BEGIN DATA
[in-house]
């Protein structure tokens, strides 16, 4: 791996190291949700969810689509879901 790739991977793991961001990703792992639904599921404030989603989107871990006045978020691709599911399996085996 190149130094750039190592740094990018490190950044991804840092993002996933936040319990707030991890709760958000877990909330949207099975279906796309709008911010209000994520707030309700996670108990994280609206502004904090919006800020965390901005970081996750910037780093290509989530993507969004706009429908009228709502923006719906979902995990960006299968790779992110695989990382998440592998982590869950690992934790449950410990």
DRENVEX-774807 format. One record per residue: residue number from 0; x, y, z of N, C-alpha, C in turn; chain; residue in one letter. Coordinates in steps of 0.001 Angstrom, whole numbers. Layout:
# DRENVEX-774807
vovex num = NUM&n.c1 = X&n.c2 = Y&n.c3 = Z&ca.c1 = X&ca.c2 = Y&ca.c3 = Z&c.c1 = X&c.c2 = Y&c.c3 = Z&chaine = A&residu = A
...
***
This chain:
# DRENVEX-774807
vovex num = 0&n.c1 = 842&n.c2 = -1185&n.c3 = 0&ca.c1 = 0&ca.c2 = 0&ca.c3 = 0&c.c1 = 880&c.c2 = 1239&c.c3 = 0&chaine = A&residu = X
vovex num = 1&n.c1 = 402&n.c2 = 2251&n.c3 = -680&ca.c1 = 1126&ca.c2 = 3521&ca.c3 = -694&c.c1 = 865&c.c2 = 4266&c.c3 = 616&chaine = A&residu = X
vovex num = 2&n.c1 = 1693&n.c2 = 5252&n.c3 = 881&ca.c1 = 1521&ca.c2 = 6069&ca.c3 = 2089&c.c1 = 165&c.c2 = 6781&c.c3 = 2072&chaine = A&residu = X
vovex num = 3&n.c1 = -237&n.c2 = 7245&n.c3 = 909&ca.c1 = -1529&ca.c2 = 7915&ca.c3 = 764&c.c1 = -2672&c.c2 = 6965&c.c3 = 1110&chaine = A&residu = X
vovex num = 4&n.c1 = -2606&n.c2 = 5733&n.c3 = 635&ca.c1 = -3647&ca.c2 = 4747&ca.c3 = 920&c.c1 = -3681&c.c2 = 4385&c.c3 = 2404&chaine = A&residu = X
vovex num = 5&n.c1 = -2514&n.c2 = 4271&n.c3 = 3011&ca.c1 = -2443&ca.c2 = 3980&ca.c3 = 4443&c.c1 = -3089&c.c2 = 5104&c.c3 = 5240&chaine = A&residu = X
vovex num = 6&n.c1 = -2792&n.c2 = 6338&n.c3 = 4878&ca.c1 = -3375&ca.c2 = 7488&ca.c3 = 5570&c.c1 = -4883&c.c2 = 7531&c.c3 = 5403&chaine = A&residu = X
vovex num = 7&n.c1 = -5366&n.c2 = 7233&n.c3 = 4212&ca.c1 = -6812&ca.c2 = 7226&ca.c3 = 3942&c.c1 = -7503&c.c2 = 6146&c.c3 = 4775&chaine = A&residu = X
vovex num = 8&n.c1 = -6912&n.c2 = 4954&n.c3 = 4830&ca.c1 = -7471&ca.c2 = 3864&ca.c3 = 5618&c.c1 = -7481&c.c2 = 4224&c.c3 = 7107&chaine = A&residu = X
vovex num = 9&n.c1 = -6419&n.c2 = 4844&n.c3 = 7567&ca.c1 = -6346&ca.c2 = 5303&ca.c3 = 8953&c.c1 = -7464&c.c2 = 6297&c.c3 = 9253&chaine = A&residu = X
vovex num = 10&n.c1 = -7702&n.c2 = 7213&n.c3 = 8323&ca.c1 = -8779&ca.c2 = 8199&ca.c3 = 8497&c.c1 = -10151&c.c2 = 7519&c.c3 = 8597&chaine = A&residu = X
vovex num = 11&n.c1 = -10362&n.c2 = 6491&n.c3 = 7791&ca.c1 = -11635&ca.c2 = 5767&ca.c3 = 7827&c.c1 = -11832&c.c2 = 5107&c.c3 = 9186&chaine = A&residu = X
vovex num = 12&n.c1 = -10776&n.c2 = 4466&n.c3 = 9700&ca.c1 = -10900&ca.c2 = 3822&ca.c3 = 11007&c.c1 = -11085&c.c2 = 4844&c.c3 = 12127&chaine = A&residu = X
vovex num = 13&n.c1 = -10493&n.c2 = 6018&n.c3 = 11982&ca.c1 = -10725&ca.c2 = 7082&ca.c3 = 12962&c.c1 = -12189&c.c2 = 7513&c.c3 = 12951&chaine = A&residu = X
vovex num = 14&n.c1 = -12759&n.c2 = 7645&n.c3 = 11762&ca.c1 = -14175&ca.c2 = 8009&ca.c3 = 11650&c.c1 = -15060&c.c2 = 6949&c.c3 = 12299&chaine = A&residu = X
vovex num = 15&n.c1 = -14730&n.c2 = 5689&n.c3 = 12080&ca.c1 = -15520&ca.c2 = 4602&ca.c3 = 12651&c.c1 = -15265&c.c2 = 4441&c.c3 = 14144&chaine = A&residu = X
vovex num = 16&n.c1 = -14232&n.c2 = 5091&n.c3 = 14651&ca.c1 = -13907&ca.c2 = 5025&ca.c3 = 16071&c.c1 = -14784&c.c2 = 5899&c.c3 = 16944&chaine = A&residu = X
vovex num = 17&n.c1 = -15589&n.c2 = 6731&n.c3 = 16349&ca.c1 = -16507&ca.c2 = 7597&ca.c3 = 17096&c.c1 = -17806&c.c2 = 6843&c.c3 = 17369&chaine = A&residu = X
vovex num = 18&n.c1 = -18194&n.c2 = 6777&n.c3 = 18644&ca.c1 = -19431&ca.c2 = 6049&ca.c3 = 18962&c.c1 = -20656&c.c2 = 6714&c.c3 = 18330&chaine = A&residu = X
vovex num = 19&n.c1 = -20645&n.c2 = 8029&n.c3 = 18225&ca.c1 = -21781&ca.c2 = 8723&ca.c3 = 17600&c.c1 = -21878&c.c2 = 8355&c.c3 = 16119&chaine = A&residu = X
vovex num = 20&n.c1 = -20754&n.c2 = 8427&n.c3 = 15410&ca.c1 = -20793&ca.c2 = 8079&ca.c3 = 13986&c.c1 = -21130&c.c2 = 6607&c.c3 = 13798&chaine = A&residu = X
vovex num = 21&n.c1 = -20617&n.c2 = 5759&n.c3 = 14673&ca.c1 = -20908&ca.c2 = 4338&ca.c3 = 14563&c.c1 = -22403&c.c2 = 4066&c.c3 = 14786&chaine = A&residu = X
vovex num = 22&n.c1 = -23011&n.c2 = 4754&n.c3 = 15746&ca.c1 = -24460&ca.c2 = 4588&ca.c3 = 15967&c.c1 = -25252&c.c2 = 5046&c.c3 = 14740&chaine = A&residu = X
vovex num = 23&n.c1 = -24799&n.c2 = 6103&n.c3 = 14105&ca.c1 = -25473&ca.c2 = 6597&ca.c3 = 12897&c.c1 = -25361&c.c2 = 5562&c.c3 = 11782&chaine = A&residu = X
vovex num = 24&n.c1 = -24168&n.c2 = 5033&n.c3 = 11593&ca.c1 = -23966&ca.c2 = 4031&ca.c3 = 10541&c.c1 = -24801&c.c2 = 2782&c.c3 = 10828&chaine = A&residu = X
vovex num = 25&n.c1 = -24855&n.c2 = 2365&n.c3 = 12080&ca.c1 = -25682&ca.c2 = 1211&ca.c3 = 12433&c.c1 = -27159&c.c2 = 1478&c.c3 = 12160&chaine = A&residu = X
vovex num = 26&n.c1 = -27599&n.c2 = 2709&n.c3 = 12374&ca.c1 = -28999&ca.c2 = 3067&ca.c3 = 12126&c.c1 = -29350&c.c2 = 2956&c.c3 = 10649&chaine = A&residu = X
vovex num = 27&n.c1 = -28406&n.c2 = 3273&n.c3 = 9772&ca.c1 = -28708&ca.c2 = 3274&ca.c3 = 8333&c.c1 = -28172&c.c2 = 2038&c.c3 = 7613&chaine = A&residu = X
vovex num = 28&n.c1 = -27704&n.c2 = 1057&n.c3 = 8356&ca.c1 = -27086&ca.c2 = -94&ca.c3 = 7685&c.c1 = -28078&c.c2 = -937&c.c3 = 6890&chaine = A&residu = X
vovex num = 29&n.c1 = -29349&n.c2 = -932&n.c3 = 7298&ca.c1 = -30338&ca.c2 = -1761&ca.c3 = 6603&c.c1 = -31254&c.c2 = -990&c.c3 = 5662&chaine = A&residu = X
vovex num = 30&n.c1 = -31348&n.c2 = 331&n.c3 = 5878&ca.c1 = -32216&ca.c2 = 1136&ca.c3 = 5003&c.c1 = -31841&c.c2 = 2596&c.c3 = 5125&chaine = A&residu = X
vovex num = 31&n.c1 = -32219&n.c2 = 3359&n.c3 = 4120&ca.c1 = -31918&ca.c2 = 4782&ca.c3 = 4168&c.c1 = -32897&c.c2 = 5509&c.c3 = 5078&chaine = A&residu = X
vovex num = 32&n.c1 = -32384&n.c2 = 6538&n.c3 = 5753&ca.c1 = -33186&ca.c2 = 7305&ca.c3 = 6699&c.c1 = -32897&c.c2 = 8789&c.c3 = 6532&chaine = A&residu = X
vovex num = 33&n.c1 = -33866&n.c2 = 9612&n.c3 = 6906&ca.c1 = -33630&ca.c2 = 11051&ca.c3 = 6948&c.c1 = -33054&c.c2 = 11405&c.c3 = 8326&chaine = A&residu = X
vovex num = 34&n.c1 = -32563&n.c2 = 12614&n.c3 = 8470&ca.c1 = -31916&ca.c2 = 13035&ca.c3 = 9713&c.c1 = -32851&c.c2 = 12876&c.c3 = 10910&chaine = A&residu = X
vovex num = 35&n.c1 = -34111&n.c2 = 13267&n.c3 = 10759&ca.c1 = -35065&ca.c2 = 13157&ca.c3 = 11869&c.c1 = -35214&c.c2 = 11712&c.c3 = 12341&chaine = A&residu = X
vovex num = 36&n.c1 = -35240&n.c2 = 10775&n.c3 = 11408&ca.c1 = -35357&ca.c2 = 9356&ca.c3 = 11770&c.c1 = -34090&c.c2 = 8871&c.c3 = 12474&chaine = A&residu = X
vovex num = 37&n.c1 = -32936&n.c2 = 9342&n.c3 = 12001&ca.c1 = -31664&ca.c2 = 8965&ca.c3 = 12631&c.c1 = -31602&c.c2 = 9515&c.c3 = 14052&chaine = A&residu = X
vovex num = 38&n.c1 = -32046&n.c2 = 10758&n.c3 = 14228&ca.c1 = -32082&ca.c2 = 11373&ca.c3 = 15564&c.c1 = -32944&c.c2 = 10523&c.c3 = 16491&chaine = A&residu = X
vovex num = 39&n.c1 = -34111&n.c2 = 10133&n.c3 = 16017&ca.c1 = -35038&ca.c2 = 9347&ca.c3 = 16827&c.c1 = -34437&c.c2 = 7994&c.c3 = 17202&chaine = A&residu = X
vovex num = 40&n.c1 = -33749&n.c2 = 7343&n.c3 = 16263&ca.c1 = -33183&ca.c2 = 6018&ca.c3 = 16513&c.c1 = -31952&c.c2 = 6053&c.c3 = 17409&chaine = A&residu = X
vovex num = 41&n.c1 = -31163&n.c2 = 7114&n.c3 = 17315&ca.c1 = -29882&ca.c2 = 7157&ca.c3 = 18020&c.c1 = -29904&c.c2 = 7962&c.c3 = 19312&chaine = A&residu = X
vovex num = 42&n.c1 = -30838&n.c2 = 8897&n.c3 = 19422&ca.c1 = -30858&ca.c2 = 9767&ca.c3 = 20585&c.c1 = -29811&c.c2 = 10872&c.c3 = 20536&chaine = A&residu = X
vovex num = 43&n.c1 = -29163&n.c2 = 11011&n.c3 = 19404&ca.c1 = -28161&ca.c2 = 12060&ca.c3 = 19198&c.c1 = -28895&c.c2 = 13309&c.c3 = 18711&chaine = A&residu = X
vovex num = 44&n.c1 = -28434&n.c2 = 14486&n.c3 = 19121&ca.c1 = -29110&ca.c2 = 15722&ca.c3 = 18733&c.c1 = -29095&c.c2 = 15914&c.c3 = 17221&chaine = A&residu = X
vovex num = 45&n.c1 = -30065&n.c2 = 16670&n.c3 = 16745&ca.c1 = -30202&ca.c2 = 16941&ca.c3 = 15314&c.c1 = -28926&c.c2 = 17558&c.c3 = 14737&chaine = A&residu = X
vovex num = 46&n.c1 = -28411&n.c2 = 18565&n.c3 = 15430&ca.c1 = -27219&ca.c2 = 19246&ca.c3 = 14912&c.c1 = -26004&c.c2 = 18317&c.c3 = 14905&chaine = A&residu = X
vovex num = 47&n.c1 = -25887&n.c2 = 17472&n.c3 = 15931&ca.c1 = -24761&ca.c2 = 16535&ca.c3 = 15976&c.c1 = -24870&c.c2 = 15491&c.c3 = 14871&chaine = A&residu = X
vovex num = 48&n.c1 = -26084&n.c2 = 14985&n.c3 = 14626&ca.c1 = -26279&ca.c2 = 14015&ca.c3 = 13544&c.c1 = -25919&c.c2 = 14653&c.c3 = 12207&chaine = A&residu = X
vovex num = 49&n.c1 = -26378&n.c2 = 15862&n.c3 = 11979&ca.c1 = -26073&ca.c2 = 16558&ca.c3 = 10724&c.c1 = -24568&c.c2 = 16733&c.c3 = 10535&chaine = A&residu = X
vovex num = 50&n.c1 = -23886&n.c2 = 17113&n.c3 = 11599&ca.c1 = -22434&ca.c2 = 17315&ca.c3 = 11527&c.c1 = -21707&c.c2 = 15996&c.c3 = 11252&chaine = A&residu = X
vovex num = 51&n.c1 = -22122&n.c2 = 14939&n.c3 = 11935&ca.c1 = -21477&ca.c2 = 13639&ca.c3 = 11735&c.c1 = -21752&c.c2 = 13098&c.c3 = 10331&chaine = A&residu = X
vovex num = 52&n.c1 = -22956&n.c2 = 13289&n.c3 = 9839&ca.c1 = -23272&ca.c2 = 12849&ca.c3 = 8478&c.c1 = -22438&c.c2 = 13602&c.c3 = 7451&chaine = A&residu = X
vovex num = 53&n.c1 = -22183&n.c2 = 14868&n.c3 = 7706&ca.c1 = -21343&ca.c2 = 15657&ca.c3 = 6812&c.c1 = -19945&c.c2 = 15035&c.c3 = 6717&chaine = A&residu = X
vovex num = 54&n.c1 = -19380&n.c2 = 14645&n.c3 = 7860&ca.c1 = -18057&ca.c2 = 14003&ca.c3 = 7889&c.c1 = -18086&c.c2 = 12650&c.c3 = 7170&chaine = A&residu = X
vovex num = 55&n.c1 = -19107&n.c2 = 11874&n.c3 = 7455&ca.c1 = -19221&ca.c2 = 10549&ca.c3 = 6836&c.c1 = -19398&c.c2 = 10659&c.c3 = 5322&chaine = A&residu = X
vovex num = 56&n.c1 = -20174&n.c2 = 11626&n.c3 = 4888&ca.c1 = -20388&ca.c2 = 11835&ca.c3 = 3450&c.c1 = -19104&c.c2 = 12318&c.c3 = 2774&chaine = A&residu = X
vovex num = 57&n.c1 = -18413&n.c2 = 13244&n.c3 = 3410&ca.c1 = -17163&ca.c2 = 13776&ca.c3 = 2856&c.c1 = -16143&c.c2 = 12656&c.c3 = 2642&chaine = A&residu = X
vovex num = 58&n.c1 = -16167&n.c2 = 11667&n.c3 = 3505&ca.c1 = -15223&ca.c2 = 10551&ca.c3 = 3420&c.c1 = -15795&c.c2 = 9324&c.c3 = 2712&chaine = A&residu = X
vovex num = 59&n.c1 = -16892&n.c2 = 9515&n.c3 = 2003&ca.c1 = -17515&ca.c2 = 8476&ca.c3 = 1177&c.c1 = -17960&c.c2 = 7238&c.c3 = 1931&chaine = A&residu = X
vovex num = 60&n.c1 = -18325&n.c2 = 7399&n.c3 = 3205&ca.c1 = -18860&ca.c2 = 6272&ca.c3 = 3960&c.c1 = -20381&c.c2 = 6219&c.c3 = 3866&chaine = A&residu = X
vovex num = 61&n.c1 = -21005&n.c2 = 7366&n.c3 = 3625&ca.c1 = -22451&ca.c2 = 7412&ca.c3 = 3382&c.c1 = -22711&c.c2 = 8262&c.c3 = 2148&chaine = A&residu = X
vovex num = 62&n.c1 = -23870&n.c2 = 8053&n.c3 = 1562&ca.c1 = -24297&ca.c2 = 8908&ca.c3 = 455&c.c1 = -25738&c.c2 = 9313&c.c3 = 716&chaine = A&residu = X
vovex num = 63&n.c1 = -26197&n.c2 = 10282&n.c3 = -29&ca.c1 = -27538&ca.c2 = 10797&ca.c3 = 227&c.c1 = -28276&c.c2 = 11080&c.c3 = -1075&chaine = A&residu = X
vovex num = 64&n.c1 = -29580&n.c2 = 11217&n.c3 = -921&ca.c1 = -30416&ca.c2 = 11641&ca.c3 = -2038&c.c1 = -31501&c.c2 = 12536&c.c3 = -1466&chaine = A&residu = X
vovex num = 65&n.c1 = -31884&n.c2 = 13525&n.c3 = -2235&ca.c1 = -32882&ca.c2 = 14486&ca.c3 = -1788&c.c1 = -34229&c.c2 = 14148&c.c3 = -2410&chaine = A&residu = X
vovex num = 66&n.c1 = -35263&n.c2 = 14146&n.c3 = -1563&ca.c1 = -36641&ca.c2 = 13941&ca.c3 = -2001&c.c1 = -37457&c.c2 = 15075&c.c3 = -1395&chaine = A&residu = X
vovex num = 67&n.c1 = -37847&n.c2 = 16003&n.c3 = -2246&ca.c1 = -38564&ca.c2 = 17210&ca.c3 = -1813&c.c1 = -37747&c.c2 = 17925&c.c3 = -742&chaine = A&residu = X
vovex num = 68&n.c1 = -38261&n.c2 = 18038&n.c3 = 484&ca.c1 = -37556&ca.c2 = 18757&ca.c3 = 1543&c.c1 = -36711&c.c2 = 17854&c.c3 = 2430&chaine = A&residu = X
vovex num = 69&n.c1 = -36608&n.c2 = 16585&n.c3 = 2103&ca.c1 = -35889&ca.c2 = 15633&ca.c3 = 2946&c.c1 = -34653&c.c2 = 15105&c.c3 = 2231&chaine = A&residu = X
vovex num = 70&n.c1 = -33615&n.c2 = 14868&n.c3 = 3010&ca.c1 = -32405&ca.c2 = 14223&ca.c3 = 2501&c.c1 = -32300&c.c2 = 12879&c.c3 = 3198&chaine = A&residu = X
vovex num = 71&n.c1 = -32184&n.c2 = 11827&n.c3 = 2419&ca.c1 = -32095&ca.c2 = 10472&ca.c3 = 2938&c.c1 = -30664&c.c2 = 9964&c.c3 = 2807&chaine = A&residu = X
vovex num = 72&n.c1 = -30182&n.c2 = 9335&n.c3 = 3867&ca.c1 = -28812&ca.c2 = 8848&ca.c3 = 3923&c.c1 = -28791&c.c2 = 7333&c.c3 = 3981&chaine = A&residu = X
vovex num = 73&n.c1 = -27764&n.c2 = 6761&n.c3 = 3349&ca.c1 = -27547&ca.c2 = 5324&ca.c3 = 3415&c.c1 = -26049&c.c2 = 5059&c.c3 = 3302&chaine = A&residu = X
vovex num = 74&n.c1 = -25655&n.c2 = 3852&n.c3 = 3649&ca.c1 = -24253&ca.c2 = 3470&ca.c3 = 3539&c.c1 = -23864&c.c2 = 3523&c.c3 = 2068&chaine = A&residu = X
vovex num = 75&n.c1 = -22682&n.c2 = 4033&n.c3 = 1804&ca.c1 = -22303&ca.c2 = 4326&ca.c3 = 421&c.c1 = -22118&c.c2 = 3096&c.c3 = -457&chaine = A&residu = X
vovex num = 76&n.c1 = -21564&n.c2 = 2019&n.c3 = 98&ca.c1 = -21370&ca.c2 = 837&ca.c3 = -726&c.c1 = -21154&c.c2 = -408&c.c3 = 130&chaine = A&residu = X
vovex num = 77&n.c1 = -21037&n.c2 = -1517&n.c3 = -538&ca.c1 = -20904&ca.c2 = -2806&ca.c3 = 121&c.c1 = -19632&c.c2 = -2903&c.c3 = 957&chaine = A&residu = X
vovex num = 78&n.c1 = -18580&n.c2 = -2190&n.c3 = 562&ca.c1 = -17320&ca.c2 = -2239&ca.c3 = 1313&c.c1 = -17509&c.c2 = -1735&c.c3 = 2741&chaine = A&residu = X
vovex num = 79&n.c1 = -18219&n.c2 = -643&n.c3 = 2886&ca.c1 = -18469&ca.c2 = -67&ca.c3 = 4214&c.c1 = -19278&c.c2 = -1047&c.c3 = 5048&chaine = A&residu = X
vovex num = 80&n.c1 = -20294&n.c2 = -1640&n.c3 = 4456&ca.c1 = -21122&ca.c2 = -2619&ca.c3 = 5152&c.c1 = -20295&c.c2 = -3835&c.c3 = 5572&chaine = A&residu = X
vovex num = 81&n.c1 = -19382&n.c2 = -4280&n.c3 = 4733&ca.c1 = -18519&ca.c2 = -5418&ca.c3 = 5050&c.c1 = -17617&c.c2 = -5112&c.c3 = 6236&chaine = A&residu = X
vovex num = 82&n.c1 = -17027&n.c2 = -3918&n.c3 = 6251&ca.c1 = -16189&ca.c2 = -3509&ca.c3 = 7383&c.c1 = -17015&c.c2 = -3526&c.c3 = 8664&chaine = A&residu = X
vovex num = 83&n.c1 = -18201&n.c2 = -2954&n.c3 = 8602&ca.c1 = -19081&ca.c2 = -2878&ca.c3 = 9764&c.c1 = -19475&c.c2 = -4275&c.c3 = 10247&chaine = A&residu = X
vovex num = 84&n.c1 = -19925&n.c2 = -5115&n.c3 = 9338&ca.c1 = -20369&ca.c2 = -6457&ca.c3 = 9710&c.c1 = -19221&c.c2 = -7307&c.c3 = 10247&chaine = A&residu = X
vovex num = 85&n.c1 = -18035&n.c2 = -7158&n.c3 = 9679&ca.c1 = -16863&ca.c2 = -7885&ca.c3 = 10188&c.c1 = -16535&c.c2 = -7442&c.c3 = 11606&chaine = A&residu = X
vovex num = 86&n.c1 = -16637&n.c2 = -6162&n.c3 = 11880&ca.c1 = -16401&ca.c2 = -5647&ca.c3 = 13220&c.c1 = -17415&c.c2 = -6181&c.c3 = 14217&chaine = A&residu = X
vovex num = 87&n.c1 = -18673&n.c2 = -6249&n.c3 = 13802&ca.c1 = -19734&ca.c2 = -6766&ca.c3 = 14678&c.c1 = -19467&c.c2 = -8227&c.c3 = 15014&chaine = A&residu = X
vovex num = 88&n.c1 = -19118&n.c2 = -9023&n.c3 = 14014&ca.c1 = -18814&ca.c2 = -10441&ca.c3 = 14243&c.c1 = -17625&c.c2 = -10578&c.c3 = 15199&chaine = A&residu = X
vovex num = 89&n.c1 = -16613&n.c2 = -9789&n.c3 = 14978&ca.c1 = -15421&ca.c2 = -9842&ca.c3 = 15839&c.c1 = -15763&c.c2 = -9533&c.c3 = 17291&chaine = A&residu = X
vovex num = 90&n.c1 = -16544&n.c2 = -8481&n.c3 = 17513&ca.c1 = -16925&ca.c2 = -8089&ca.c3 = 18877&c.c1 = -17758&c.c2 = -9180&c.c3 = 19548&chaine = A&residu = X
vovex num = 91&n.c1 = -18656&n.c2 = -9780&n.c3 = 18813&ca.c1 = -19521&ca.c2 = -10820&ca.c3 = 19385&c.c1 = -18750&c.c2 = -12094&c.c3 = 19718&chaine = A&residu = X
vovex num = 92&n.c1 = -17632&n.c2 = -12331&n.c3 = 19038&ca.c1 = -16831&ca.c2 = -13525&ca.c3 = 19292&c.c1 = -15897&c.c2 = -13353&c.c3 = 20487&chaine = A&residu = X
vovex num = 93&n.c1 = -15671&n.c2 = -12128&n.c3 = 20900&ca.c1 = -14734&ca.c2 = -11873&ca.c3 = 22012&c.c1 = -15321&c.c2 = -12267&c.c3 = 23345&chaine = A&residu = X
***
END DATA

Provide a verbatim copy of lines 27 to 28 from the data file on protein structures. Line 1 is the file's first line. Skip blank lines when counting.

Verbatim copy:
vovex num = 17&n.c1 = -15589&n.c2 = 6731&n.c3 = 16349&ca.c1 = -16507&ca.c2 = 7597&ca.c3 = 17096&c.c1 = -17806&c.c2 = 6843&c.c3 = 17369&chaine = A&residu = X
vovex num = 18&n.c1 = -18194&n.c2 = 6777&n.c3 = 18644&ca.c1 = -19431&ca.c2 = 6049&ca.c3 = 18962&c.c1 = -20656&c.c2 = 6714&c.c3 = 18330&chaine = A&residu = X